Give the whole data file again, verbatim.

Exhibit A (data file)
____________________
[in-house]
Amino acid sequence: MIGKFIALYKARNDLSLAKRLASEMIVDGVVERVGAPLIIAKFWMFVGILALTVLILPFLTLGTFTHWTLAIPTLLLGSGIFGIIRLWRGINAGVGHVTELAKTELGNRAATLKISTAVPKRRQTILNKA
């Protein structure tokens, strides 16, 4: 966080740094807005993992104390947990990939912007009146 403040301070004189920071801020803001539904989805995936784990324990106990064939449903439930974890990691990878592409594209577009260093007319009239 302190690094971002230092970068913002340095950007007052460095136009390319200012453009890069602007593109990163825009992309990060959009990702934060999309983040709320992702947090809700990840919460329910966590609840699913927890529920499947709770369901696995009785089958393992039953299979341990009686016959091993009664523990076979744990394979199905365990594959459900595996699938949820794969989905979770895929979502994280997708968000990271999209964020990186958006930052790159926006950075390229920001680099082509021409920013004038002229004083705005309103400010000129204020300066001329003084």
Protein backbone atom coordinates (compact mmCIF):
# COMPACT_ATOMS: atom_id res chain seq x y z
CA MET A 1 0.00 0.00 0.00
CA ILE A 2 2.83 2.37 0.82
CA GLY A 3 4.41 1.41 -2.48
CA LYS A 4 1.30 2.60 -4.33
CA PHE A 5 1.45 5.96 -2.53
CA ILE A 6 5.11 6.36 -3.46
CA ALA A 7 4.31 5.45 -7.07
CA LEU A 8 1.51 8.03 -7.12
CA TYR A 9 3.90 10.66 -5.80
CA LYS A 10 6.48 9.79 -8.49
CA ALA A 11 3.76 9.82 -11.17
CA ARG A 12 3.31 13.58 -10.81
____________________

[in-house]
Amino acid sequence: MIGKFIALYKARNDLSLAKRLASEMIVDGVVERVGAPLIIAKFWMFVGILALTVLILPFLTLGTFTHWTLAIPTLLLGSGIFGIIRLWRGINAGVGHVTELAKTELGNRAATLKISTAVPKRRQTILNKA
């Protein structure tokens, strides 16, 4: 966080740094807005993992104390947990990939912007009146 403040301070004189920071801020803001539904989805995936784990324990106990064939449903439930974890990691990878592409594209577009260093007319009239 302190690094971002230092970068913002340095950007007052460095136009390319200012453009890069602007593109990163825009992309990060959009990702934060999309983040709320992702947090809700990840919460329910966590609840699913927890529920499947709770369901696995009785089958393992039953299979341990009686016959091993009664523990076979744990394979199905365990594959459900595996699938949820794969989905979770895929979502994280997708968000990271999209964020990186958006930052790159926006950075390229920001680099082509021409920013004038002229004083705005309103400010000129204020300066001329003084």
Protein backbone atom coordinates (compact mmCIF):
# COMPACT_ATOMS: atom_id res chain seq x y z
CA MET A 1 0.00 0.00 0.00
CA ILE A 2 2.83 2.37 0.82
CA GLY A 3 4.41 1.41 -2.48
CA LYS A 4 1.30 2.60 -4.33
CA PHE A 5 1.45 5.96 -2.53
CA ILE A 6 5.11 6.36 -3.46
CA ALA A 7 4.31 5.45 -7.07
CA LEU A 8 1.51 8.03 -7.12
CA TYR A 9 3.90 10.66 -5.80
CA LYS A 10 6.48 9.79 -8.49
CA ALA A 11 3.76 9.82 -11.17
CA ARG A 12 3.31 13.58 -10.81